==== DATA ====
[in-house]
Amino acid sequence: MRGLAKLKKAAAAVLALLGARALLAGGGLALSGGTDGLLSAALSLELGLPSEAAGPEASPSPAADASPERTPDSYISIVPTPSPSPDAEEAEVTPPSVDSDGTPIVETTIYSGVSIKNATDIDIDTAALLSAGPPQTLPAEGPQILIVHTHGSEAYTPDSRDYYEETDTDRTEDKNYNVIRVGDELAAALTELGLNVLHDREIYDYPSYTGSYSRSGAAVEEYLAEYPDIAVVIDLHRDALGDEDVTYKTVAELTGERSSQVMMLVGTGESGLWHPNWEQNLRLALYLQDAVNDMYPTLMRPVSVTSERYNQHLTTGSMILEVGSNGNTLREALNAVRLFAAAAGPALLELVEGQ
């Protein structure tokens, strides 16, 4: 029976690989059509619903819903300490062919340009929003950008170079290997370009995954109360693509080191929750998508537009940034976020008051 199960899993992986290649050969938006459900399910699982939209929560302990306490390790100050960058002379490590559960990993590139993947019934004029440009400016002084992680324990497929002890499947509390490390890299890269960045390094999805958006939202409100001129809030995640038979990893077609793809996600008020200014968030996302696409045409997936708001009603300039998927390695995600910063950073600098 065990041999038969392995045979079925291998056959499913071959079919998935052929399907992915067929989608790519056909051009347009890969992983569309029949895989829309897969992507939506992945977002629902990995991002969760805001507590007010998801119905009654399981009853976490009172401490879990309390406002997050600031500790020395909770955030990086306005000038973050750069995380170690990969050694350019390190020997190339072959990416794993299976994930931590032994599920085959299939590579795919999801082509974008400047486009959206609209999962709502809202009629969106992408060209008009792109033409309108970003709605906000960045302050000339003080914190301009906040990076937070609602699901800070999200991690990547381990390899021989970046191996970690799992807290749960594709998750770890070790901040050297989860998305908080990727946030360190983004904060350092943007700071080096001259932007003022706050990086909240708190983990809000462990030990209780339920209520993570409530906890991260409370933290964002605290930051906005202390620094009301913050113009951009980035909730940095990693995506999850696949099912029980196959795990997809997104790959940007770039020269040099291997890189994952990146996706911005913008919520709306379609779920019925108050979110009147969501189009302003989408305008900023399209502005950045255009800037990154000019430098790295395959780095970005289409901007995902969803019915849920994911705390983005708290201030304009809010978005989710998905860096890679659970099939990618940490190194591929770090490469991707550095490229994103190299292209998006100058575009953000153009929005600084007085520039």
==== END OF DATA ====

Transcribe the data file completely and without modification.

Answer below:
[in-house]
Amino acid sequence: MRGLAKLKKAAAAVLALLGARALLAGGGLALSGGTDGLLSAALSLELGLPSEAAGPEASPSPAADASPERTPDSYISIVPTPSPSPDAEEAEVTPPSVDSDGTPIVETTIYSGVSIKNATDIDIDTAALLSAGPPQTLPAEGPQILIVHTHGSEAYTPDSRDYYEETDTDRTEDKNYNVIRVGDELAAALTELGLNVLHDREIYDYPSYTGSYSRSGAAVEEYLAEYPDIAVVIDLHRDALGDEDVTYKTVAELTGERSSQVMMLVGTGESGLWHPNWEQNLRLALYLQDAVNDMYPTLMRPVSVTSERYNQHLTTGSMILEVGSNGNTLREALNAVRLFAAAAGPALLELVEGQ
């Protein structure tokens, strides 16, 4: 029976690989059509619903819903300490062919340009929003950008170079290997370009995954109360693509080191929750998508537009940034976020008051 199960899993992986290649050969938006459900399910699982939209929560302990306490390790100050960058002379490590559960990993590139993947019934004029440009400016002084992680324990497929002890499947509390490390890299890269960045390094999805958006939202409100001129809030995640038979990893077609793809996600008020200014968030996302696409045409997936708001009603300039998927390695995600910063950073600098 065990041999038969392995045979079925291998056959499913071959079919998935052929399907992915067929989608790519056909051009347009890969992983569309029949895989829309897969992507939506992945977002629902990995991002969760805001507590007010998801119905009654399981009853976490009172401490879990309390406002997050600031500790020395909770955030990086306005000038973050750069995380170690990969050694350019390190020997190339072959990416794993299976994930931590032994599920085959299939590579795919999801082509974008400047486009959206609209999962709502809202009629969106992408060209008009792109033409309108970003709605906000960045302050000339003080914190301009906040990076937070609602699901800070999200991690990547381990390899021989970046191996970690799992807290749960594709998750770890070790901040050297989860998305908080990727946030360190983004904060350092943007700071080096001259932007003022706050990086909240708190983990809000462990030990209780339920209520993570409530906890991260409370933290964002605290930051906005202390620094009301913050113009951009980035909730940095990693995506999850696949099912029980196959795990997809997104790959940007770039020269040099291997890189994952990146996706911005913008919520709306379609779920019925108050979110009147969501189009302003989408305008900023399209502005950045255009800037990154000019430098790295395959780095970005289409901007995902969803019915849920994911705390983005708290201030304009809010978005989710998905860096890679659970099939990618940490190194591929770090490469991707550095490229994103190299292209998006100058575009953000153009929005600084007085520039």